Shimada entrance, Kiyonori Shimada

Kiyonori Shimada, Shimada entrance (Division 2009)
Photo: Lesley Millar
Courtesy of UCA Research Online



This toolkit is made available under a Creative Commons License:

Creative Commons Licence



Where to deliver advocacy?

The environment

The environment in which to deliver advocacy can be a physical environment. This can vary from chance meetings taking place in corridors or the refectory, to more formal face-to-face contact through conferences, training sessions, presentations, openings of exhibitions, staff inductions, attendance at formal meetings, staff development sessions, and workshops. Technological advances also make it possible to meet in the virtual environment through video conferencing, or webcams used with applications such as Skype.

Kultivate advocacy survey 2011

The face-to-face meeting is important, because researchers are more likely to engage with the repository and be more open about their needs or issues. The survey clearly showed that face to face methods were considered to be the most effective. In response to the question 'Which methods of advocacy or combination of methods are most effective?' there were 12 listings for face-to-face meetings and this was followed by 7 for direct emails.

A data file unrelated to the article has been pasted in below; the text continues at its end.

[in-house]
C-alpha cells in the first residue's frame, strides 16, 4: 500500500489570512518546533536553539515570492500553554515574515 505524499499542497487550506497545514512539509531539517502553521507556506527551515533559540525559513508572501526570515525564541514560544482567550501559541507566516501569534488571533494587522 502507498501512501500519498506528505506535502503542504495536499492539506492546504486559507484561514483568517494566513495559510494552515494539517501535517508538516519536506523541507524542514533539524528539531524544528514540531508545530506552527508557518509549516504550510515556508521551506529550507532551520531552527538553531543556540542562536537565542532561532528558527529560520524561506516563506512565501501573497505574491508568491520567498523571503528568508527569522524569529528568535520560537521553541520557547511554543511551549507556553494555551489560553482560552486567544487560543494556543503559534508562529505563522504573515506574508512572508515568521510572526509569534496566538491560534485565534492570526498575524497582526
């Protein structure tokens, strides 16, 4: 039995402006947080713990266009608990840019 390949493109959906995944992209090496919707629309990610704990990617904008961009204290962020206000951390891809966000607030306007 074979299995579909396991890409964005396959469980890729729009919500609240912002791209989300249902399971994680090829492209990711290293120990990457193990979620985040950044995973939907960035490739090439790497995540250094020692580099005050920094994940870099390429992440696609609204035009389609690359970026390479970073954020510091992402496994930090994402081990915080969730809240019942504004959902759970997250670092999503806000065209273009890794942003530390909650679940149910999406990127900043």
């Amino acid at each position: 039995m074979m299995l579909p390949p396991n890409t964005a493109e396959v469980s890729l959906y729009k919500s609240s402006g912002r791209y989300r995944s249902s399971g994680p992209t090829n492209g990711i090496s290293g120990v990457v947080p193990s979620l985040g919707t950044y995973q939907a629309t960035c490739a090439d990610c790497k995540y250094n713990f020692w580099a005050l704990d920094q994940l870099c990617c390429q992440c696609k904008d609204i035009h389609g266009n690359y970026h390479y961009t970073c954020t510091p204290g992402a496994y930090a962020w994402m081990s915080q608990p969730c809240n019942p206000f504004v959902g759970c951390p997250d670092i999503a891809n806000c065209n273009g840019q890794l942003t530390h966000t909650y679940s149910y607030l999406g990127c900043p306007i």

Practice-based arts research environment

With those involved in practice-based arts research it can provide a wonderful opportunity to see work in a studio environment, and also to visit those who work in isolation or across multi-sites. Visiting researchers in their work environment can lead to genuine spontaneous conversations regarding the difficulties and solutions of uploading complex digital items.

One member of the Kultur II Group has a successful and established approach to carry out one-to-one clinics with academic staff. The staff are given an introduction to the repository and to the deposit process. The conversations that happen during these meetings have been reported as very useful for both the academic staff and the repository team. It also helps to break down the barrier between the academics and support staff, and allows the academics to ask about their rights as creators, and about the Intellectual Property policy for their research.

The key is to take advantage of opportunities as they arise, and also to be proactive in creating those opportunities.